Friends With Kids: Movie Review
What if Friends With Benefits was fast-forwarded ten years, and was about no-strings-attached parenthood instead of no-strings-attached sex? That seems to be the whole premise of this unfunny and predictable film from writer, director, and star Jennifer Westfeldt.
Jason (Adam Scott) and Julie (Westfeldt) have been best friends for years. They are also the only unmarried members of their group of friends, and everyone else is suddenly having babies, drastically changing lives (not always for the better). The two decide to have a child together, and then amicably split custody. That way, they can have a family, but still have plenty of time free for “the love of their life”, whenever that person shows up. Will they be able to raise a child, have crazy singles lives, and still remain just friends?
Of course not. And we know they are meant for each other, but it still takes over an hour and a half to reach that conclusion.
But familiar story lines can be kept fresh with engaging characters and dramatic tension, both of which are relatively absent here. The film opens with Jason and Julie flaunting their ambiguously wealthy Manhattan lifestyles, and being generally superficial and sometimes downright mean; it made it difficult to sympathize with them for a good portion of the movie. By the time they’ve become more likeable human beings, the film has moved on to some seriously not fun personal anguish among the friends.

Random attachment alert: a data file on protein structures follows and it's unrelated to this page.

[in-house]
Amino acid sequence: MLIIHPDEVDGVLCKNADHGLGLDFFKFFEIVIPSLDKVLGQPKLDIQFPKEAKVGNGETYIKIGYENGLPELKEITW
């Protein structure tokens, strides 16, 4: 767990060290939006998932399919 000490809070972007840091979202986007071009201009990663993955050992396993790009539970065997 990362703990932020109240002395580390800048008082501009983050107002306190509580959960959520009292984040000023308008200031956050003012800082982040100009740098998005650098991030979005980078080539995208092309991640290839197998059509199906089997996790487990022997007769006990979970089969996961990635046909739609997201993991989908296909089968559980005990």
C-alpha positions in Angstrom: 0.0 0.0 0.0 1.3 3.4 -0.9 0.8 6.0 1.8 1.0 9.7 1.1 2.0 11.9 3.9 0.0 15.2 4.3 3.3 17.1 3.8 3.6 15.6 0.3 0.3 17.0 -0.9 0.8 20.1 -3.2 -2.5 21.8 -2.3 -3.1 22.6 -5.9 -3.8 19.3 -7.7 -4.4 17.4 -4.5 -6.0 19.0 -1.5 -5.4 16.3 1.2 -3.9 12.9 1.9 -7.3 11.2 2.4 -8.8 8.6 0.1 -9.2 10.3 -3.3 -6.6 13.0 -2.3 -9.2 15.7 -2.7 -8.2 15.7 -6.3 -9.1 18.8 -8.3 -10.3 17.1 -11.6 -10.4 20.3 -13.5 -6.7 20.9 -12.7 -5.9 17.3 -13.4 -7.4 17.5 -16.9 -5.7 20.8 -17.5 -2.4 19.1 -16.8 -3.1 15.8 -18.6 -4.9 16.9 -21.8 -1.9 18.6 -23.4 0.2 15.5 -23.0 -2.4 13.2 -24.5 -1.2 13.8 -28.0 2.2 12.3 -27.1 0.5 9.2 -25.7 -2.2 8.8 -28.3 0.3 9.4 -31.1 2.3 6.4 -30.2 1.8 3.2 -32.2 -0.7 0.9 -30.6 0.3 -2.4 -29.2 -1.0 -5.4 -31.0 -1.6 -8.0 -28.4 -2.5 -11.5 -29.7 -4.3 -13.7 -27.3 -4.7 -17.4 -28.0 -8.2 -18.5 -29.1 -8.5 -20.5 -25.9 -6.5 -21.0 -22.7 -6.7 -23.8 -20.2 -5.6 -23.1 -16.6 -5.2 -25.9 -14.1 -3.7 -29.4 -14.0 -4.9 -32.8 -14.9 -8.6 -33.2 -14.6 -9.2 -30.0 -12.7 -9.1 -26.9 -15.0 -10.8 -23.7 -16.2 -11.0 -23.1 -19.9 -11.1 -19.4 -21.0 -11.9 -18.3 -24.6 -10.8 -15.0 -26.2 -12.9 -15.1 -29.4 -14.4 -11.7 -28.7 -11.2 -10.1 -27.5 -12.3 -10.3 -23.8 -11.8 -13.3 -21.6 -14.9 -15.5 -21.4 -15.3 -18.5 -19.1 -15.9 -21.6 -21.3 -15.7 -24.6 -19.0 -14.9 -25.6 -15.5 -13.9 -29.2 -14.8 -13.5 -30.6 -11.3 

I’ll say one thing for Westfeldt: she got some wonderful performances out of the ensemble cast, and directing might be her forte. (You know you’re good when even Megan Fox seems more engaged and human than usual.) Kristen Wiig turns in easily the best and most subtle performance of her career to date, and with onscreen hubby Jon Hamm (real-life partner of Westfeldt) provides both the funniest and most genuinely sad moments of the film. Adam Scott combines both the scrawny nice guys and slick jerks he’s played to produce someone nicely three dimensional here. And his raw sincerity turns the filthy proposition of the final scene into a heartfelt and hilarious closing dialogue.
Did you see Friends With Kids? What did you think?